SOUTH DUNDAS – While all of this wet weather has been a bit depressing for many folks on a personal level, it is having a much more profound and tangible impact on area farmers.
Following an April that was not all that dry, May has had record rainfall and cooler weather.
“That’s a combination that leads to lands that aren’t drying,” said Steven Byvelds, president of the Dundas Federation of Agriculture.
The upside is that there have been small windows of decent weather that have allowed most local farmers to get corn and spring grains planted. Soybean crops are lagging behind a bit, but according to Byvelds there is still time to get those in the ground.
“It has been one challenging spring,” he said.
What is worrisome today is the ponding that will have an impact on yields. “That affects the spending of farmers and thus the overall local economy,” said Byvelds.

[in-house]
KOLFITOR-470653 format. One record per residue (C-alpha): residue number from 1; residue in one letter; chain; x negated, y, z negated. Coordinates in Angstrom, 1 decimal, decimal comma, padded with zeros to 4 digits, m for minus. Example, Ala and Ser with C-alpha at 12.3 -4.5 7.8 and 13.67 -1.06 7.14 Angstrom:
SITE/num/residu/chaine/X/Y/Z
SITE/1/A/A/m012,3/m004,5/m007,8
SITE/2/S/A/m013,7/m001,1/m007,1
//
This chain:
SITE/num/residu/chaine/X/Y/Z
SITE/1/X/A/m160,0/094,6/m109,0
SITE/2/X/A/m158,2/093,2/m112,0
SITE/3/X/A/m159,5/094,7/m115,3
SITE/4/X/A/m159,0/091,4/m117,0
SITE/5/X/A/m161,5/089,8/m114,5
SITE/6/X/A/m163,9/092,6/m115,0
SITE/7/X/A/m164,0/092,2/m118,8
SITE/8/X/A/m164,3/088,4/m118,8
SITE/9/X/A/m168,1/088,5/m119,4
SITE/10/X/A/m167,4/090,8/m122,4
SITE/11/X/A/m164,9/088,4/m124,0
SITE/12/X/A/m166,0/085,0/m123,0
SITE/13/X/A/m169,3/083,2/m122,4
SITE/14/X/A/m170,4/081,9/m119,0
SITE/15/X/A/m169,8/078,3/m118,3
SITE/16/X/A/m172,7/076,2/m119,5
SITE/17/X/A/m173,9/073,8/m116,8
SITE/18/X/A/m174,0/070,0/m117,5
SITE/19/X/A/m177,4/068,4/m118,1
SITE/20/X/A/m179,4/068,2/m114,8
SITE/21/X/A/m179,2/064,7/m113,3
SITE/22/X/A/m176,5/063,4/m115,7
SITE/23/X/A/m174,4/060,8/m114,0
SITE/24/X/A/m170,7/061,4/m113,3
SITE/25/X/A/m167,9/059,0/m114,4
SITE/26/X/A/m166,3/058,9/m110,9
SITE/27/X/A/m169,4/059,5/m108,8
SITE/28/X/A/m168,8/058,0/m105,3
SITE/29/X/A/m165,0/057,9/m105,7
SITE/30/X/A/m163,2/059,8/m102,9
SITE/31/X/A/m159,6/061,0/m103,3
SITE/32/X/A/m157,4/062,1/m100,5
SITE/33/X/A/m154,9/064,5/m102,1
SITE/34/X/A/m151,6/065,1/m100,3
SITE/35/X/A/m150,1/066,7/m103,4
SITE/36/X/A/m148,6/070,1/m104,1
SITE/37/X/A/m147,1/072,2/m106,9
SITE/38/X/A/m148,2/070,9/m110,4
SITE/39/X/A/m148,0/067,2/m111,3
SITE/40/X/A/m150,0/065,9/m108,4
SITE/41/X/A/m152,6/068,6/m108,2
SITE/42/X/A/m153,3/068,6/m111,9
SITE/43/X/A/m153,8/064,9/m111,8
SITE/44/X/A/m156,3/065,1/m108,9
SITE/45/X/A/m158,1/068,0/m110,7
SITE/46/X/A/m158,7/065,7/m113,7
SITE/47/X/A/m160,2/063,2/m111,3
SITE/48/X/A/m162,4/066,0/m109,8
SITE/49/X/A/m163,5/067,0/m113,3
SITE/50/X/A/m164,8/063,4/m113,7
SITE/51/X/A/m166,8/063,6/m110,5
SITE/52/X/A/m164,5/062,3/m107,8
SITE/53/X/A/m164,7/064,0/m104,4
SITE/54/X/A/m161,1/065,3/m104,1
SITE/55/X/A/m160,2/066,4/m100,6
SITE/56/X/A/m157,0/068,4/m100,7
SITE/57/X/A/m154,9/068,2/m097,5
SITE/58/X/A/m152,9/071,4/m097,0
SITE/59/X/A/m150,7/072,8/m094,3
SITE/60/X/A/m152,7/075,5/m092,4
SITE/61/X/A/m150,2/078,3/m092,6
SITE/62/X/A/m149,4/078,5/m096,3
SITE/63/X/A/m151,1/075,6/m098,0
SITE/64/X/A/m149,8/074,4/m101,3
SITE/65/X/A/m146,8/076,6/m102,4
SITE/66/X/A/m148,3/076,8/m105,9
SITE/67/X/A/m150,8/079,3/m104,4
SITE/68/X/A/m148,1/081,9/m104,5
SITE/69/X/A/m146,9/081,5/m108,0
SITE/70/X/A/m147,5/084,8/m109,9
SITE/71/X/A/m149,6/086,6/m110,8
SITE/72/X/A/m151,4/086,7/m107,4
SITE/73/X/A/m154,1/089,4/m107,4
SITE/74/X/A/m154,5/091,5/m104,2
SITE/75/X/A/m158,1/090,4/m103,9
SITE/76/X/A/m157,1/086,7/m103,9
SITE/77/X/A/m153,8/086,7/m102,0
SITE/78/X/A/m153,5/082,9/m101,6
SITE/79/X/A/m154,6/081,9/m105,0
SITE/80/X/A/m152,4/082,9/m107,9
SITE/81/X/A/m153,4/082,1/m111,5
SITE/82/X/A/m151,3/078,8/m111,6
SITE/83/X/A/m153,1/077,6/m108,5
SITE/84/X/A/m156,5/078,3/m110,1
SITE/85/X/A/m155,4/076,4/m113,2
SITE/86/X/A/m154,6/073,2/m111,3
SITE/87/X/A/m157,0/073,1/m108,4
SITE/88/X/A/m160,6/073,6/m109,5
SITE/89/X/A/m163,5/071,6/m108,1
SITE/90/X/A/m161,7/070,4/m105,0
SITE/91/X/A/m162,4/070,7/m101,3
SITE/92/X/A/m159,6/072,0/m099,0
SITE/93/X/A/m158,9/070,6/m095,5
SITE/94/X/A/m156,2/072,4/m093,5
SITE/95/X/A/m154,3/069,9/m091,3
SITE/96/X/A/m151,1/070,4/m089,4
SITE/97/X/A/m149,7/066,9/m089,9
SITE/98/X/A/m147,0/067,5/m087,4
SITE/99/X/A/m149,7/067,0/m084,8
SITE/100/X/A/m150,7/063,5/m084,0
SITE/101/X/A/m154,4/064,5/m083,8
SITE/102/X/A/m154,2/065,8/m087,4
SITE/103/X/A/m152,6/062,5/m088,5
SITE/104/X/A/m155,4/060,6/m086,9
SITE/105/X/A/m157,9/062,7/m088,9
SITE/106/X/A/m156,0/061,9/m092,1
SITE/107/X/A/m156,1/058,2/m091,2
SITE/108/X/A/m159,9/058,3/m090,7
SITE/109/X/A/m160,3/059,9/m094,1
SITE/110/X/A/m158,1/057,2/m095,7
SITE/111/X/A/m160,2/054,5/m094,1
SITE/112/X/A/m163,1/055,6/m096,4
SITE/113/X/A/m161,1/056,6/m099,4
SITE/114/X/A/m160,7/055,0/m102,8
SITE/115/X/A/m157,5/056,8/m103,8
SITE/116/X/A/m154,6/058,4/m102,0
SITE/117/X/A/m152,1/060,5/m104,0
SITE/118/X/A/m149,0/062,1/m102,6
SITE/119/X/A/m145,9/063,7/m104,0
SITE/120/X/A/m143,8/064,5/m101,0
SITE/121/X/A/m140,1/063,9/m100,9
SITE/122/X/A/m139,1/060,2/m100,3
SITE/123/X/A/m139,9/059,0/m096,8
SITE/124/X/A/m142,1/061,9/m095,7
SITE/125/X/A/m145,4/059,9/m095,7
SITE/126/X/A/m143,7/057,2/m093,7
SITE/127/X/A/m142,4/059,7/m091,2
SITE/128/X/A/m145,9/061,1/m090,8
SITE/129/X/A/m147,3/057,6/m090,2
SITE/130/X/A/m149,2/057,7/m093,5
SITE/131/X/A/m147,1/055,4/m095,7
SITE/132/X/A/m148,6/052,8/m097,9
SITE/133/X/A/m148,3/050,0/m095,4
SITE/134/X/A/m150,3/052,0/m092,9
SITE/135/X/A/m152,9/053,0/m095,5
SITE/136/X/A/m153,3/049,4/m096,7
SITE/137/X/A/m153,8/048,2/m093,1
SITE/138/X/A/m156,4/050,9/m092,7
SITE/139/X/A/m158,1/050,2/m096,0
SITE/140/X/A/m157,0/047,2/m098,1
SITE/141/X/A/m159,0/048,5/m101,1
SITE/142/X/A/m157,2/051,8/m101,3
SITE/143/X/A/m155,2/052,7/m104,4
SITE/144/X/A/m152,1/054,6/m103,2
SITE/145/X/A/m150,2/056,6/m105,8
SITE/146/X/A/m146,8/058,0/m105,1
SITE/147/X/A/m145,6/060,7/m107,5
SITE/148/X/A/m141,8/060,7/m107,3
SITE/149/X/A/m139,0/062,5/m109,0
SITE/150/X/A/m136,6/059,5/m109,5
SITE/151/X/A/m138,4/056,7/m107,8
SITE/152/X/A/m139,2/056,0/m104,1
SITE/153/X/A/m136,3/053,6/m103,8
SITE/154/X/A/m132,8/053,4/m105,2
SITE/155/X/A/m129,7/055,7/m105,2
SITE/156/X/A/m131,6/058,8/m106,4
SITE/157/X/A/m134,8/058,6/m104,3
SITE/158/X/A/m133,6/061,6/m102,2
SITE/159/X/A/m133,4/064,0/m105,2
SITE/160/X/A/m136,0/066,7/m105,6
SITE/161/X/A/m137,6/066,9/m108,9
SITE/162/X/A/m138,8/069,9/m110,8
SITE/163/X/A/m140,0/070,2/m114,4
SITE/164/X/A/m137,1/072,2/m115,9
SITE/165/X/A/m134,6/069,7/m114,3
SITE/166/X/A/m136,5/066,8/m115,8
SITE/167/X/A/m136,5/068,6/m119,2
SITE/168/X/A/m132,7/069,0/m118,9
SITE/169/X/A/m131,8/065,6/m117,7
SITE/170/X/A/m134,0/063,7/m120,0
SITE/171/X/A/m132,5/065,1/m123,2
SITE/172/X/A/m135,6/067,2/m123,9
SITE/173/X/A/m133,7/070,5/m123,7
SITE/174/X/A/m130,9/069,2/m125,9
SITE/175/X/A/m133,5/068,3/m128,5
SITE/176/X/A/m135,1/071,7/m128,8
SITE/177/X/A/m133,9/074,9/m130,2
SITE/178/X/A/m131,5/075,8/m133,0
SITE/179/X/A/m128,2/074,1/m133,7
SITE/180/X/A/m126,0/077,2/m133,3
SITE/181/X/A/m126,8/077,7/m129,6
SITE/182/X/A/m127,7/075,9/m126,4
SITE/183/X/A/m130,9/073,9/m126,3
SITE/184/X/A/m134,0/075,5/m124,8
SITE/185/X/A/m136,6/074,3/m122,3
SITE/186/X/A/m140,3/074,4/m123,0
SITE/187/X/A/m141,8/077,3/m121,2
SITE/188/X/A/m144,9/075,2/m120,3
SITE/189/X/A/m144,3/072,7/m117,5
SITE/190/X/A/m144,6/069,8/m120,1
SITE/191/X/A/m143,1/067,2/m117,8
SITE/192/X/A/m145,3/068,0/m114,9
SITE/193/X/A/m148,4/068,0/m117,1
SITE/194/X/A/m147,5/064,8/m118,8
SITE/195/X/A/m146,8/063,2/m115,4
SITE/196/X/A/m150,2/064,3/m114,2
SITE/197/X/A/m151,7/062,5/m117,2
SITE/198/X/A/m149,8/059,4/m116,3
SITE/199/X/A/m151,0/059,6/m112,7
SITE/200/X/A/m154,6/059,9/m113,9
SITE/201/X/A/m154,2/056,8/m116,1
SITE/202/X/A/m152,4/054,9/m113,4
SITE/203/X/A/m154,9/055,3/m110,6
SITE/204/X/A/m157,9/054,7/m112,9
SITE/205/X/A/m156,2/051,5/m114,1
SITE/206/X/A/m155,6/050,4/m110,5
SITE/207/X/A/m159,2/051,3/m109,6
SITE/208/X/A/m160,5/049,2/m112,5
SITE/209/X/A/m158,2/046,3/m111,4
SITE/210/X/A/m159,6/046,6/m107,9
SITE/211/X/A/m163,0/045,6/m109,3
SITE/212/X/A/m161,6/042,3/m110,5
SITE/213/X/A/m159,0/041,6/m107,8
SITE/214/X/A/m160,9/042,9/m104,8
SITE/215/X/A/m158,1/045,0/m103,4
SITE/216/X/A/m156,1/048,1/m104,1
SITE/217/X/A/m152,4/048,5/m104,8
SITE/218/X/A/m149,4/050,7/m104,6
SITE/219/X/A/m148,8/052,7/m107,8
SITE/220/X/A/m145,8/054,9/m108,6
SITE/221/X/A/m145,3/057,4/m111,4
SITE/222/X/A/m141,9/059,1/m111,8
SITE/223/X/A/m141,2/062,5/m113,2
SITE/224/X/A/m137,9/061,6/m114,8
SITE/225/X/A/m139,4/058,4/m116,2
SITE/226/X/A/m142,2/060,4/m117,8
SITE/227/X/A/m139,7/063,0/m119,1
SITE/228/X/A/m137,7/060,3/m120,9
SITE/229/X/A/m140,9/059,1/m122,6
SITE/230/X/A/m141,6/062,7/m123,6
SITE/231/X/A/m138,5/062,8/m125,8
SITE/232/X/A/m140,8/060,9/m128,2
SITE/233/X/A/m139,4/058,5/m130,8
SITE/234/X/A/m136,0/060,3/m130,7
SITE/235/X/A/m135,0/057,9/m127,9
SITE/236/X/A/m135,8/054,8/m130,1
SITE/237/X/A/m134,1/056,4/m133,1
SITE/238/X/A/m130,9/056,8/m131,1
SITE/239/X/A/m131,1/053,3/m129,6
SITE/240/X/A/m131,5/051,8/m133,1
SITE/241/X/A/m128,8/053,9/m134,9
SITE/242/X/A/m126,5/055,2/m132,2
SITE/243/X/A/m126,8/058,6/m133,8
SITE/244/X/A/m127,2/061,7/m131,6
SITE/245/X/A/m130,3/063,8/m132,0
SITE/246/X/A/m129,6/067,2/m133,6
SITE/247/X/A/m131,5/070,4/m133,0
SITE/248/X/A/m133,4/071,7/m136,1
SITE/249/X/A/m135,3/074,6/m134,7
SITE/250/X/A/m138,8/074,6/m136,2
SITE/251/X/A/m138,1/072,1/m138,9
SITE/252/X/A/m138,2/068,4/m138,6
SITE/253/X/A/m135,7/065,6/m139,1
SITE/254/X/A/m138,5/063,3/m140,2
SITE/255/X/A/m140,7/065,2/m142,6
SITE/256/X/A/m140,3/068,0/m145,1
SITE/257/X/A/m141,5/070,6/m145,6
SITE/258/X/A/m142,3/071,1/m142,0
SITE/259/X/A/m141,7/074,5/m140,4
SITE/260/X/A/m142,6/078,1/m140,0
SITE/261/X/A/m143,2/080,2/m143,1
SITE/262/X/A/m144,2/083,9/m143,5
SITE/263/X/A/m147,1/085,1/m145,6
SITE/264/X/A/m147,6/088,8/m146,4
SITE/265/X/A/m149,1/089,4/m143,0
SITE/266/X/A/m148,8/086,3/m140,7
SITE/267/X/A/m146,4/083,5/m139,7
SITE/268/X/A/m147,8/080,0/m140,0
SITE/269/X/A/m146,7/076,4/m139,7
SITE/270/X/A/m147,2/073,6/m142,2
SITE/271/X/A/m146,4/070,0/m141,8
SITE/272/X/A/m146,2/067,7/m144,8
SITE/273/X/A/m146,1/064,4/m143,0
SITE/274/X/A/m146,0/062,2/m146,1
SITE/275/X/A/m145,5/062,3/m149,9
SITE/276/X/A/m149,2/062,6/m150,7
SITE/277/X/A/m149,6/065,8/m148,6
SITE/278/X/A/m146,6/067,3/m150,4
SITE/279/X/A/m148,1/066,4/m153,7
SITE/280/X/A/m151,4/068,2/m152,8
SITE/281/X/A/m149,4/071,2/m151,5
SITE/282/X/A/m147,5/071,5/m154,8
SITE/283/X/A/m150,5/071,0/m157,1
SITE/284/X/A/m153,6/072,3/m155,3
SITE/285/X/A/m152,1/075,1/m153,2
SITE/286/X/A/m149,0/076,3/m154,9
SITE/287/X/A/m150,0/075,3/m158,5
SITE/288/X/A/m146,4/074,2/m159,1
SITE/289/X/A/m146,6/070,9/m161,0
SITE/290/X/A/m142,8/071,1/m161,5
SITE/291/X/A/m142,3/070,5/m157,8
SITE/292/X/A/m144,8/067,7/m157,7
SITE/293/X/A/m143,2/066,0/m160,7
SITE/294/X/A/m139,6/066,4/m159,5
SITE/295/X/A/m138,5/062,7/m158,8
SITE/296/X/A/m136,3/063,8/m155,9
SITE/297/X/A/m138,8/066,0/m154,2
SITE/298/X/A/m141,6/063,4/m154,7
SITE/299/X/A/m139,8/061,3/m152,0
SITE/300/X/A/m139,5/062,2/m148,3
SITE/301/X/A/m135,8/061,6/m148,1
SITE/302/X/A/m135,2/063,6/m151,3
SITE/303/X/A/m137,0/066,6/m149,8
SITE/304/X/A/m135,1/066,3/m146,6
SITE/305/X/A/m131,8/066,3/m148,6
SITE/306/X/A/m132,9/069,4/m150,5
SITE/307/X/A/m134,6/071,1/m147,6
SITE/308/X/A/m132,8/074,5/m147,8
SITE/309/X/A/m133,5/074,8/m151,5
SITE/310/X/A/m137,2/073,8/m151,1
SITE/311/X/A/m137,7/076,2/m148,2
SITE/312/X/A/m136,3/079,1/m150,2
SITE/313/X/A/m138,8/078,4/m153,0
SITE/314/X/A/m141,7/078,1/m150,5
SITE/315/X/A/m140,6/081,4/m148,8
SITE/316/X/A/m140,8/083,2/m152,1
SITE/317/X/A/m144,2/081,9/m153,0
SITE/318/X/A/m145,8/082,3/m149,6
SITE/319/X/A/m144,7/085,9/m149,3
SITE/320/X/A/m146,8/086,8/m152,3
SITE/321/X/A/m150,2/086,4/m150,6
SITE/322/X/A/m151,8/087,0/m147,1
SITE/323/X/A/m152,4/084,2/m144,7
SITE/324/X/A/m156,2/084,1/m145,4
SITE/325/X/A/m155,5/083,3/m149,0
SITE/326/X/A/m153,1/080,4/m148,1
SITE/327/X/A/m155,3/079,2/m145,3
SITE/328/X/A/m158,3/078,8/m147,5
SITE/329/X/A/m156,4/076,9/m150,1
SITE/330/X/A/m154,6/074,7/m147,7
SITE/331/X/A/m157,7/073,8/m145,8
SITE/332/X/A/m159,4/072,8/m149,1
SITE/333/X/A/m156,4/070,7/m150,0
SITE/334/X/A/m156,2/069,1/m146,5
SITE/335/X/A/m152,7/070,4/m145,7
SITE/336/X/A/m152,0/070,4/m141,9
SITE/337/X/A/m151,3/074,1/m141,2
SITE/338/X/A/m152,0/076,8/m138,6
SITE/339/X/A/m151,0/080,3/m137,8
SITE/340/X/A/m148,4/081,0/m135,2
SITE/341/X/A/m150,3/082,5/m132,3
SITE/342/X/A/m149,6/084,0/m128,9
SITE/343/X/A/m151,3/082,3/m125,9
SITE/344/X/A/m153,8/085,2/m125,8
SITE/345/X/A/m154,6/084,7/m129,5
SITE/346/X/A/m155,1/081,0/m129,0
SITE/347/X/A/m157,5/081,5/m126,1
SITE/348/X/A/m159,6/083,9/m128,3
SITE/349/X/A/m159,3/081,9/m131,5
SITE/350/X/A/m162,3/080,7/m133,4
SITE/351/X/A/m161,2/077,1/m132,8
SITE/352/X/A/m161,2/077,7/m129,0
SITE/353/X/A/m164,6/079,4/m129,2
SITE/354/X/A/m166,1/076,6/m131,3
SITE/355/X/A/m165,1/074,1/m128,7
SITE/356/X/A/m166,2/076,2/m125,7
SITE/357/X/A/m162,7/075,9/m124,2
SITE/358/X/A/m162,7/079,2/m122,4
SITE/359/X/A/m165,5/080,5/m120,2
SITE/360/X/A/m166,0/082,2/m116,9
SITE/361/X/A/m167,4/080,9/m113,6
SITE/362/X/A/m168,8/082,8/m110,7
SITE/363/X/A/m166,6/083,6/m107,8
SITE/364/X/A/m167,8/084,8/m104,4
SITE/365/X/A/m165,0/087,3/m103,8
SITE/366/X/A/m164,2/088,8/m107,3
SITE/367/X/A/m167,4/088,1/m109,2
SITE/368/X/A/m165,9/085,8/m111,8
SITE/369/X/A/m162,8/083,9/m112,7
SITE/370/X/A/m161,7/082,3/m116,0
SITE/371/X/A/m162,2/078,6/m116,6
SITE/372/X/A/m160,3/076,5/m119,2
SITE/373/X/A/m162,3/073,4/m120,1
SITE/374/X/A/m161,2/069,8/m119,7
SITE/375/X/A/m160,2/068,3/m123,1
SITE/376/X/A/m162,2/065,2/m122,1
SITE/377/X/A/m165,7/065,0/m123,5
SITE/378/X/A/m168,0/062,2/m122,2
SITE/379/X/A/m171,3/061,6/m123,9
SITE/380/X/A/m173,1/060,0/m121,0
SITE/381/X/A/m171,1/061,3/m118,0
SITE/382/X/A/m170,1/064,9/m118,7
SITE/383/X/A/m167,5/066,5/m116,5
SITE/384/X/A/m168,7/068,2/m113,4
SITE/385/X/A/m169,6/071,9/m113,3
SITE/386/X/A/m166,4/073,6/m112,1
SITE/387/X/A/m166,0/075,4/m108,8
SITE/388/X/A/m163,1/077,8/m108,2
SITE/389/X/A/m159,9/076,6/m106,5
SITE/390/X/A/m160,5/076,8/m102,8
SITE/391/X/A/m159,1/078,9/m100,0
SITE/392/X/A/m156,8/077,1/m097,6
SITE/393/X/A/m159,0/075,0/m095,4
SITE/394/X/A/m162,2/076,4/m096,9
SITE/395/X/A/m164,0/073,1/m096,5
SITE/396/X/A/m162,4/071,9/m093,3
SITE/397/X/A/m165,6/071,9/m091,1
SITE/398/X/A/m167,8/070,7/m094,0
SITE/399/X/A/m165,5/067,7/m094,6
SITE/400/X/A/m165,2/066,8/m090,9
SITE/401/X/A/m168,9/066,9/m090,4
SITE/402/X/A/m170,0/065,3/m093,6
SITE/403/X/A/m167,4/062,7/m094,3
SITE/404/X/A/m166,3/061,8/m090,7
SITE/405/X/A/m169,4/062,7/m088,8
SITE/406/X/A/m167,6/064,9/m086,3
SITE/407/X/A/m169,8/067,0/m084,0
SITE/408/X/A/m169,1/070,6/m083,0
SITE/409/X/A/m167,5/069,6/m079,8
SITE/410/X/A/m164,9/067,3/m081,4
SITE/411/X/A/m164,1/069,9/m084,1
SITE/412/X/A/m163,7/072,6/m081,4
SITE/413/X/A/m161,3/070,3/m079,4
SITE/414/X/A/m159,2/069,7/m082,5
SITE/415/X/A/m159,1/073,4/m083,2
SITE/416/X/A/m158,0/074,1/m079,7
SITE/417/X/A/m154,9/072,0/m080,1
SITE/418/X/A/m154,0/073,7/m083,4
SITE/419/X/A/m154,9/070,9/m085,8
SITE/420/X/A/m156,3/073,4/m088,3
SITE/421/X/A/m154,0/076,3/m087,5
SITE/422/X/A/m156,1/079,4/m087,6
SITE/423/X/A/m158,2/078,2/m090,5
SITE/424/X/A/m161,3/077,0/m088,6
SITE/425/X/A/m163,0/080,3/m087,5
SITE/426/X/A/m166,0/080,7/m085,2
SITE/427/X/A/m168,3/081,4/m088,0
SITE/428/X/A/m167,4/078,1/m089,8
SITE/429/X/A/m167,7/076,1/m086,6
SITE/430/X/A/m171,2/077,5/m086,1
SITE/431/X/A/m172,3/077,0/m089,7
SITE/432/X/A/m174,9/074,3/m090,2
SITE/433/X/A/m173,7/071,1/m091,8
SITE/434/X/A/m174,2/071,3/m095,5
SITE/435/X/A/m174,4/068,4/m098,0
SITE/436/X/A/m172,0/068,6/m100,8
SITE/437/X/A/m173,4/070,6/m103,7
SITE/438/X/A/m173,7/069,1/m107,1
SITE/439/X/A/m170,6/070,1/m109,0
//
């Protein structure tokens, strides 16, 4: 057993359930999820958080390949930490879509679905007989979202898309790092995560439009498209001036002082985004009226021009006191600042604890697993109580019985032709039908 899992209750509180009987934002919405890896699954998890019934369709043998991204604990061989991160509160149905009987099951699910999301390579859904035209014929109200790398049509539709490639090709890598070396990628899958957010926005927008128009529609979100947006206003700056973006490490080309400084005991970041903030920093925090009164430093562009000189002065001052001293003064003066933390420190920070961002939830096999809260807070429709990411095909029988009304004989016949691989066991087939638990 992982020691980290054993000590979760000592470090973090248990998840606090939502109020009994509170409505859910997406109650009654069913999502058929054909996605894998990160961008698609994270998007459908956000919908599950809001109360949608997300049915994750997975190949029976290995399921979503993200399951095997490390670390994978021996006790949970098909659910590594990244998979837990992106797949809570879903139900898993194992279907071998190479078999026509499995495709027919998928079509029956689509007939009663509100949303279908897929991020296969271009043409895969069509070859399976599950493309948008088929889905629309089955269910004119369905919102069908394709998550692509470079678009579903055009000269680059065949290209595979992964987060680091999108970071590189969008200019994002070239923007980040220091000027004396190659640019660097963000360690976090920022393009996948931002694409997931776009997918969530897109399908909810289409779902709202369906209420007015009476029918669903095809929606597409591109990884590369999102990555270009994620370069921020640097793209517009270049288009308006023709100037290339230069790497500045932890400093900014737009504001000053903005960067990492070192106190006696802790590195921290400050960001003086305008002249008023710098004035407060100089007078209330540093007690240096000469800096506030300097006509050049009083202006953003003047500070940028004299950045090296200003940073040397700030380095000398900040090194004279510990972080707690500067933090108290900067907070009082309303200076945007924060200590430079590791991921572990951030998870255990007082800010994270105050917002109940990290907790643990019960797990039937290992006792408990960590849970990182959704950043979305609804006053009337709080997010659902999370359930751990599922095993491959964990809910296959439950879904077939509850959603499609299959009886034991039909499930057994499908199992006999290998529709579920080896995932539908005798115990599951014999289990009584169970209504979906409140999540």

“It’s always nice to get things in the ground and growing with a good start, but that good start is just not there this year. What we really need now is warmer weather.”
He says that dairy farmers will need some drier weather for hay.
Like the grain crops, fruits and vegetables are a bit behind this year too.
“Everything is behind, and that’s just due to lack of heat. We’ve had lots of moisture, so what we need is heat. That’s what grows the crops.”
“It has been a frustrating spring for all of us, but we can still have a decent average year,” he said. “The high yields won’t be there, but this year shouldn’t be written off yet.”